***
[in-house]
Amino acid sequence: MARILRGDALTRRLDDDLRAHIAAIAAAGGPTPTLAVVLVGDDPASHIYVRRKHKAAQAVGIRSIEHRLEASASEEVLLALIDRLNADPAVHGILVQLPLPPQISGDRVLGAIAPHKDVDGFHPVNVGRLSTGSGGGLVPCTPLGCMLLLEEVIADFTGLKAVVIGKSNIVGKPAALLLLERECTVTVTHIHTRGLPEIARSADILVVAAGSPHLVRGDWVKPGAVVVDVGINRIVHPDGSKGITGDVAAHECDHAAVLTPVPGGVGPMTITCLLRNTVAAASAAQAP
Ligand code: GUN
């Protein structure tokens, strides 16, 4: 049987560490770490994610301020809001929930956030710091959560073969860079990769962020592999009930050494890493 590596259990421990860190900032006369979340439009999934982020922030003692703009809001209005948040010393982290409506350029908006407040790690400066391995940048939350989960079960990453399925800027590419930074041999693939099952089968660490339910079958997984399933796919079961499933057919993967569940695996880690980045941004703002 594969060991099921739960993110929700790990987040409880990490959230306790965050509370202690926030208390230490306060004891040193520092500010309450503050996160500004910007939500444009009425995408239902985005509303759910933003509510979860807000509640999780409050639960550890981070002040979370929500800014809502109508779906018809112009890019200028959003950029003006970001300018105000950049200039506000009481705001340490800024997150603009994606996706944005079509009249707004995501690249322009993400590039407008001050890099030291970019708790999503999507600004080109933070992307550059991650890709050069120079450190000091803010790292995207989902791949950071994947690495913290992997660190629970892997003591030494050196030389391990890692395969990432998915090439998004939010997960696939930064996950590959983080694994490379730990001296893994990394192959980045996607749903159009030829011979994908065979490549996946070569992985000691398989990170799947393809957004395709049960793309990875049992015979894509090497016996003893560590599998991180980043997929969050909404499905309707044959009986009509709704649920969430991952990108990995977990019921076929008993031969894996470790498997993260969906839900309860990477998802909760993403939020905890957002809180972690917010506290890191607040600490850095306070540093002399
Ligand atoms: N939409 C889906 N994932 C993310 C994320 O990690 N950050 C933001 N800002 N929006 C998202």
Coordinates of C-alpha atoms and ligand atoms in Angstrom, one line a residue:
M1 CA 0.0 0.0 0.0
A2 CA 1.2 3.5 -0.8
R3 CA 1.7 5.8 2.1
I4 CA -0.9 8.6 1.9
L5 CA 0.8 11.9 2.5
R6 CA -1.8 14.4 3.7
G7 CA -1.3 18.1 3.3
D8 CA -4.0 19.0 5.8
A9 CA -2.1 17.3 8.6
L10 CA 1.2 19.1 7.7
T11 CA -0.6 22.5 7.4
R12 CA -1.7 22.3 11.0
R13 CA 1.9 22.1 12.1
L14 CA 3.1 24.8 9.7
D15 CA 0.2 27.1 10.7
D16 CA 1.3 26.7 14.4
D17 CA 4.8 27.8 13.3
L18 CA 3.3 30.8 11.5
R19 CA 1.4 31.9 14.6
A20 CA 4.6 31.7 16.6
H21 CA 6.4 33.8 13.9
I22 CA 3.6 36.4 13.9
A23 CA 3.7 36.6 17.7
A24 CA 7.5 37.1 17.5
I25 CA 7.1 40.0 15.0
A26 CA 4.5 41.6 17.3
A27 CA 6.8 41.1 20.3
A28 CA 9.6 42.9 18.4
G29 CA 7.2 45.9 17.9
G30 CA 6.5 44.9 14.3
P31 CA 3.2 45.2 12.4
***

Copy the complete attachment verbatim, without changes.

[in-house]
Amino acid sequence: MARILRGDALTRRLDDDLRAHIAAIAAAGGPTPTLAVVLVGDDPASHIYVRRKHKAAQAVGIRSIEHRLEASASEEVLLALIDRLNADPAVHGILVQLPLPPQISGDRVLGAIAPHKDVDGFHPVNVGRLSTGSGGGLVPCTPLGCMLLLEEVIADFTGLKAVVIGKSNIVGKPAALLLLERECTVTVTHIHTRGLPEIARSADILVVAAGSPHLVRGDWVKPGAVVVDVGINRIVHPDGSKGITGDVAAHECDHAAVLTPVPGGVGPMTITCLLRNTVAAASAAQAP
Ligand code: GUN
């Protein structure tokens, strides 16, 4: 049987560490770490994610301020809001929930956030710091959560073969860079990769962020592999009930050494890493 590596259990421990860190900032006369979340439009999934982020922030003692703009809001209005948040010393982290409506350029908006407040790690400066391995940048939350989960079960990453399925800027590419930074041999693939099952089968660490339910079958997984399933796919079961499933057919993967569940695996880690980045941004703002 594969060991099921739960993110929700790990987040409880990490959230306790965050509370202690926030208390230490306060004891040193520092500010309450503050996160500004910007939500444009009425995408239902985005509303759910933003509510979860807000509640999780409050639960550890981070002040979370929500800014809502109508779906018809112009890019200028959003950029003006970001300018105000950049200039506000009481705001340490800024997150603009994606996706944005079509009249707004995501690249322009993400590039407008001050890099030291970019708790999503999507600004080109933070992307550059991650890709050069120079450190000091803010790292995207989902791949950071994947690495913290992997660190629970892997003591030494050196030389391990890692395969990432998915090439998004939010997960696939930064996950590959983080694994490379730990001296893994990394192959980045996607749903159009030829011979994908065979490549996946070569992985000691398989990170799947393809957004395709049960793309990875049992015979894509090497016996003893560590599998991180980043997929969050909404499905309707044959009986009509709704649920969430991952990108990995977990019921076929008993031969894996470790498997993260969906839900309860990477998802909760993403939020905890957002809180972690917010506290890191607040600490850095306070540093002399
Ligand atoms: N939409 C889906 N994932 C993310 C994320 O990690 N950050 C933001 N800002 N929006 C998202």
Coordinates of C-alpha atoms and ligand atoms in Angstrom, one line a residue:
M1 CA 0.0 0.0 0.0
A2 CA 1.2 3.5 -0.8
R3 CA 1.7 5.8 2.1
I4 CA -0.9 8.6 1.9
L5 CA 0.8 11.9 2.5
R6 CA -1.8 14.4 3.7
G7 CA -1.3 18.1 3.3
D8 CA -4.0 19.0 5.8
A9 CA -2.1 17.3 8.6
L10 CA 1.2 19.1 7.7
T11 CA -0.6 22.5 7.4
R12 CA -1.7 22.3 11.0
R13 CA 1.9 22.1 12.1
L14 CA 3.1 24.8 9.7
D15 CA 0.2 27.1 10.7
D16 CA 1.3 26.7 14.4
D17 CA 4.8 27.8 13.3
L18 CA 3.3 30.8 11.5
R19 CA 1.4 31.9 14.6
A20 CA 4.6 31.7 16.6
H21 CA 6.4 33.8 13.9
I22 CA 3.6 36.4 13.9
A23 CA 3.7 36.6 17.7
A24 CA 7.5 37.1 17.5
I25 CA 7.1 40.0 15.0
A26 CA 4.5 41.6 17.3
A27 CA 6.8 41.1 20.3
A28 CA 9.6 42.9 18.4
G29 CA 7.2 45.9 17.9
G30 CA 6.5 44.9 14.3
P31 CA 3.2 45.2 12.4